I asked about the "old ATM in the corner of a liquor store" scenario, and he said that it's hard to speak specifically, but that those ATMs are operated by companies whose business is to ensure that customers are kept safe. He also said that the vast majority of Microsoft's large customers have moved off of XP, though he said some complex migrations are still ongoing.
Charlie Babcock
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Charlie Babcock,
User Rank: Author
4/8/2014 | 7:31:03 PM
XP users will eventually migrate, but to what?
If software companies can't set a date for when their product will no longer be supported, they end up carrying forward an ever growing deadweight of baggage. Microsoft has been better than most about signaling its intentions. On the other hand, I'm not sure if I were Microsoft that I would spur so many customers to migrate. If they wanted to migrate to Windows 7 or Windows 8, they would have done so by now. If their existence becomes tenuous on XP, then they will migrate. I'm just not sure where.
Li Tan
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Li Tan,
User Rank: Ninja
4/8/2014 | 10:01:32 PM
Re: XP users will eventually migrate, but to what?
Frankly speaking, MS did more than enough to support Windows XP in these years. The OS architecture was designed one decade ago and it's becoming more and more difficult to adopt new technologies. It's indeed time to upgrade. Many users stay with XP since it's rather stable. Furthermore, they may not have strong demand that needs to facilitate the power of new Windows OS. But now the time finally comes - without continuous support/patch, you are prone to higher and higher risk without upgrade.
BruceB093
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BruceB093,
User Rank: Strategist
4/9/2014 | 9:30:16 AM
Reminds me of Y2K
1. With the 4/8/14 update, this is arguably the "best" XP in its lifetime -- better than it was say 5 years ago as to safety and stability, yet the world didn't end then because XP was in use.

2. The hype is that "something new might happen!" after 4/8/14.  This appears to just be marketing FUD.  I ask customers how often their anti-virus has reported stopping an attack or how often they've had to have someone come in and clean out a virus.  If they say rarely to never - which is the vast majority, then their risk of a world ending event after 4/8/14 is low.  If they do get malware the impact is no different than if they got it before 4/8/14. Clean it up and move on.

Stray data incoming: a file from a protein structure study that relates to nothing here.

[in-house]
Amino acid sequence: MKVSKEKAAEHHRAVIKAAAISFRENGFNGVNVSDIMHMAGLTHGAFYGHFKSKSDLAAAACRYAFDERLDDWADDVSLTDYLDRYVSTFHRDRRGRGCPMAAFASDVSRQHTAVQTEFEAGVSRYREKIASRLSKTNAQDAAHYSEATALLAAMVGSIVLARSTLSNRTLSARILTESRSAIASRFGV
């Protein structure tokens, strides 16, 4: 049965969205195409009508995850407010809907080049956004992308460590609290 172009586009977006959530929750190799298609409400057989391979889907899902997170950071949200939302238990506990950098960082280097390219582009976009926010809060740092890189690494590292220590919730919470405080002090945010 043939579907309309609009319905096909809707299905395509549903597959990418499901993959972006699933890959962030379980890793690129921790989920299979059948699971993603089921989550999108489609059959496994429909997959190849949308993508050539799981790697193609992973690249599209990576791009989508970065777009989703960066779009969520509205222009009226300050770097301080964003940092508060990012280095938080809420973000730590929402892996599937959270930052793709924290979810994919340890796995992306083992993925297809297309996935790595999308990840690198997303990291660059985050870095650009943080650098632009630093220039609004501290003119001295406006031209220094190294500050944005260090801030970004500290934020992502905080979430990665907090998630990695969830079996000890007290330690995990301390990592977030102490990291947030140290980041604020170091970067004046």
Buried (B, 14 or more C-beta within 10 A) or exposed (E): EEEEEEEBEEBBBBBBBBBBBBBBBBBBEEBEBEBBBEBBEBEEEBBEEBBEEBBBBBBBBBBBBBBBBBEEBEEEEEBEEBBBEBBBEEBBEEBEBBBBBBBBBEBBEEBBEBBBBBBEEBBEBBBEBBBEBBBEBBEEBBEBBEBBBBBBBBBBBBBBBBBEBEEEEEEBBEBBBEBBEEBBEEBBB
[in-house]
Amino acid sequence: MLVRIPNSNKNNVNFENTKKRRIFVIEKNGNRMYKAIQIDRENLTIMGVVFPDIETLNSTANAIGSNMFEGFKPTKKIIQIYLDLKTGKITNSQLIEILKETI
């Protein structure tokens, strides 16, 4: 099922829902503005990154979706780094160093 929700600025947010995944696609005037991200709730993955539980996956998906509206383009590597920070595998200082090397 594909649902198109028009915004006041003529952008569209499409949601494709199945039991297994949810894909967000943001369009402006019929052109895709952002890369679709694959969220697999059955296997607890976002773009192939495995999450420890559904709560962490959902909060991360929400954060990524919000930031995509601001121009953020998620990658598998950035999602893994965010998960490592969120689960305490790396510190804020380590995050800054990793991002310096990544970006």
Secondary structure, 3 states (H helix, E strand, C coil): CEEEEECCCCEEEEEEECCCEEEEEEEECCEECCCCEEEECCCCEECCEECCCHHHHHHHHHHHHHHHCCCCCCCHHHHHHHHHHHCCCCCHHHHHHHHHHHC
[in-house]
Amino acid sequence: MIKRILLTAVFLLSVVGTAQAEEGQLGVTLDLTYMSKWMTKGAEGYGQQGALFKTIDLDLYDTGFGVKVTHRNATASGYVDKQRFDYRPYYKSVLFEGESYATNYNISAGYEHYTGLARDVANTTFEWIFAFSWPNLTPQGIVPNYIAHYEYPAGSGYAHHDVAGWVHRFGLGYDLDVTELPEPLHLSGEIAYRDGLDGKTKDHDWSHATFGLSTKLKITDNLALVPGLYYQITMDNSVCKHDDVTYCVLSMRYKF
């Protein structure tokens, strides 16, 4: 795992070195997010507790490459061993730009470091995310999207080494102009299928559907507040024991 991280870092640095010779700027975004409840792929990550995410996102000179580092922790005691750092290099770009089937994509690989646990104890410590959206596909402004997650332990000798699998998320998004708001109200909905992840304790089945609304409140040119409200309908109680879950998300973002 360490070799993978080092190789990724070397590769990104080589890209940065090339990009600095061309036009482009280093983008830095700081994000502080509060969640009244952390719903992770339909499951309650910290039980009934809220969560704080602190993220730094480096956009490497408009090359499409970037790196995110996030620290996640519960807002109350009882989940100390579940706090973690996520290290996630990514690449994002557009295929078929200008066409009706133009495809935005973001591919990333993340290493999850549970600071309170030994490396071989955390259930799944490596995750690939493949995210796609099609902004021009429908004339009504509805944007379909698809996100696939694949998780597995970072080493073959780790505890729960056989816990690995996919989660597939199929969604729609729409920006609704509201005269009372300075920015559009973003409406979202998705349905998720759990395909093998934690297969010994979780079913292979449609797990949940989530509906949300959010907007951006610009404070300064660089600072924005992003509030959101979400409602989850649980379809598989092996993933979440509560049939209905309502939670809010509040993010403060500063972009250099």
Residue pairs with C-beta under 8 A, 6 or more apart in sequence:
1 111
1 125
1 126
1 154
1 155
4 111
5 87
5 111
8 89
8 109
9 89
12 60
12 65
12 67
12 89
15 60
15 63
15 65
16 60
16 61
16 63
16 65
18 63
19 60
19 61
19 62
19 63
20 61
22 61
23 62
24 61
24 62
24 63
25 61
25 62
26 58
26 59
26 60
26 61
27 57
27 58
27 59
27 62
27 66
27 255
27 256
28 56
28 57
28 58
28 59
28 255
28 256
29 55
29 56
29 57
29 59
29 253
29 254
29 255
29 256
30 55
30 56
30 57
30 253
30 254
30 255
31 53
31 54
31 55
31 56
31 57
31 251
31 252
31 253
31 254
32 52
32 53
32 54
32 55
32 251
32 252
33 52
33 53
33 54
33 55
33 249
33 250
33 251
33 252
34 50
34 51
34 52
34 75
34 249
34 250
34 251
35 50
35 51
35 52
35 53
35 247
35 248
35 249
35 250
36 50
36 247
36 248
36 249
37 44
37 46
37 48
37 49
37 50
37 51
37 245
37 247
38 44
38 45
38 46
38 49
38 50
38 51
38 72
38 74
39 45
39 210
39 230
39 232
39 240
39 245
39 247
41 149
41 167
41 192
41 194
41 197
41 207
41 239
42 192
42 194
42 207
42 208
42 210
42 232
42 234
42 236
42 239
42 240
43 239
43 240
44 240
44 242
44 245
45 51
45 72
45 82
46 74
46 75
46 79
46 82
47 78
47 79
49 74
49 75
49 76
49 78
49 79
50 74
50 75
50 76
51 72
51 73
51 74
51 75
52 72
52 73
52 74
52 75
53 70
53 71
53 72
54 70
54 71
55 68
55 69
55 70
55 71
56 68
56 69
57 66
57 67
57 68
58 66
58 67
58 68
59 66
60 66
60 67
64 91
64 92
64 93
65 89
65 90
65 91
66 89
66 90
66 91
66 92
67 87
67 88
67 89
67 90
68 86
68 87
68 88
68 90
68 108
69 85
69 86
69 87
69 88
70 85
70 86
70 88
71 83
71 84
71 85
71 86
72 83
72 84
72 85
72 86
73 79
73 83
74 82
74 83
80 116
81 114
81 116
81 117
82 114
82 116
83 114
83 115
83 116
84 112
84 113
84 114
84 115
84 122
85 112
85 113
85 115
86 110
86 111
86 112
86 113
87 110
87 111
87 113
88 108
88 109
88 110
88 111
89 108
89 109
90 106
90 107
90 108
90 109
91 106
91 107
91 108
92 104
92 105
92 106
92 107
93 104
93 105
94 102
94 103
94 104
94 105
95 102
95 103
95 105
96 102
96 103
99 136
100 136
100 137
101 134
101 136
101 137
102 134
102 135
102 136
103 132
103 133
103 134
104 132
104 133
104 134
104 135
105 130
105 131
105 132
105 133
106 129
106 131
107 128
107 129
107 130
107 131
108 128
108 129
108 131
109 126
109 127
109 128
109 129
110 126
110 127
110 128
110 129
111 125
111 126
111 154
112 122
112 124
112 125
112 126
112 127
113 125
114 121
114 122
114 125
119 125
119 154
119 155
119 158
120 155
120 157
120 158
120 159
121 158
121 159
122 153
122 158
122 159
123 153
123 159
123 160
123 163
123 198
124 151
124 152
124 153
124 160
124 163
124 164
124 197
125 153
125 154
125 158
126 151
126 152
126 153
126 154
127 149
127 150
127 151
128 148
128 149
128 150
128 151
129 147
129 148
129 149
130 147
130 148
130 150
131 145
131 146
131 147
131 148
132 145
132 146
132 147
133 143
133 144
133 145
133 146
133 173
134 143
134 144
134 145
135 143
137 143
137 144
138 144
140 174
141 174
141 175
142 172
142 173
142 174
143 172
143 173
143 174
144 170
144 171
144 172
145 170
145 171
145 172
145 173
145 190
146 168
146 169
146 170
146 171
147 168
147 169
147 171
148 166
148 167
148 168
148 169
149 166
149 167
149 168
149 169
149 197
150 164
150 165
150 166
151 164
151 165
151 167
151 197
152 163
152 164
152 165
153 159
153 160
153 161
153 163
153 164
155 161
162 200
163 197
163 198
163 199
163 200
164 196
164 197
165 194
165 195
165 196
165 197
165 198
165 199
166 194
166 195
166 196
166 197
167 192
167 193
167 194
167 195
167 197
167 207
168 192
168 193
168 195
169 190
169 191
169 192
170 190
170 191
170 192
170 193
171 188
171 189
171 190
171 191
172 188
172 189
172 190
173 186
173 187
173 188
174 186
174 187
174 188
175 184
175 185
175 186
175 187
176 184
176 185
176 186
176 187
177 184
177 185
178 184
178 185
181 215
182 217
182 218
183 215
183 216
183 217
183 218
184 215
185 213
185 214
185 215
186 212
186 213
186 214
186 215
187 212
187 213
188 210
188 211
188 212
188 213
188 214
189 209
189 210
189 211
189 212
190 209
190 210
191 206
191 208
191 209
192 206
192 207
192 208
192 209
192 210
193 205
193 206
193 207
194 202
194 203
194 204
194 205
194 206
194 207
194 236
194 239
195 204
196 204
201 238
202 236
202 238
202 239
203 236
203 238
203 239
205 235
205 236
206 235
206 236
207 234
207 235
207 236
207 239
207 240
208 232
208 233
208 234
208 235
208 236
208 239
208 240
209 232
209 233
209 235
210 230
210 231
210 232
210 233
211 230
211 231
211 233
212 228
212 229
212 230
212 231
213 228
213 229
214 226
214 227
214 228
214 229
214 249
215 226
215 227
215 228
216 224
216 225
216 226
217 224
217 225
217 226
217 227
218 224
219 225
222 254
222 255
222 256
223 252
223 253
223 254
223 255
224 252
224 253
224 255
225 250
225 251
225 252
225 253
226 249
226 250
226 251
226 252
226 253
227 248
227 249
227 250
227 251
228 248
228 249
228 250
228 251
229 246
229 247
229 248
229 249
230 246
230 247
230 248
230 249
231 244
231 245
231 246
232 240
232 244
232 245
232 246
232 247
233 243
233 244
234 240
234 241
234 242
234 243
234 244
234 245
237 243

3. 've worked on PCs that hadn't had an update in months to years but were used daily and while I find lots of software bloat I only get a few virii.  This is true on both XP and Win7.  How agressively the individual interacts with the internet appears more relevant to picking up issues than does the choice of virus checker (if any) or the condition or version of their OS.  Retired church ladies often get lots of software bloat but few viruses.  The youthful (30s and below) seem to get the most malware, at least in my experience, and they more often have the newest OS (i.e, win7).

MS stopping updates to XP makes news and the induced fear generates a lot of business, but there is so far no reason to belive that today is any risker than yesterday was -- nor will next year logically be any more riskier than last year was. 

It feels like Y2K all over again. Maybe we should call it YXP?

 

 
Michael Endler
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Michael Endler,
User Rank: Author
4/11/2014 | 6:27:45 PM
Re: XP users will eventually migrate, but to what?
I can understand why some people have taken the "How can Microsoft abandon 200 million+ customers?!" perspective. But Microsoft obviously can't support XP indefinitely. It takes resources to do so-- and those resources aren't necessarily adding much to Microsoft's bottom line at this point. In fact, they might be detracting from Microsoft's bottom line, since we're talking about resources that might have gone to, say, Azure or something promising, instead of being lavished on ongoing XP maintenance.

I'm a big proponent of companies considering customers over profits, but at some point, Microsoft has to move on to new technologies. If not after 12 years, how long would be appropriate? If Microsoft had decided that 200 million active users was too many, would 100 million have been acceptable? What about 10 million? I think Microsoft could probably have done some things differently to help with XP's EOL deadline, but I have trouble arguing that Microsoft should have kept XP on life support for another five years.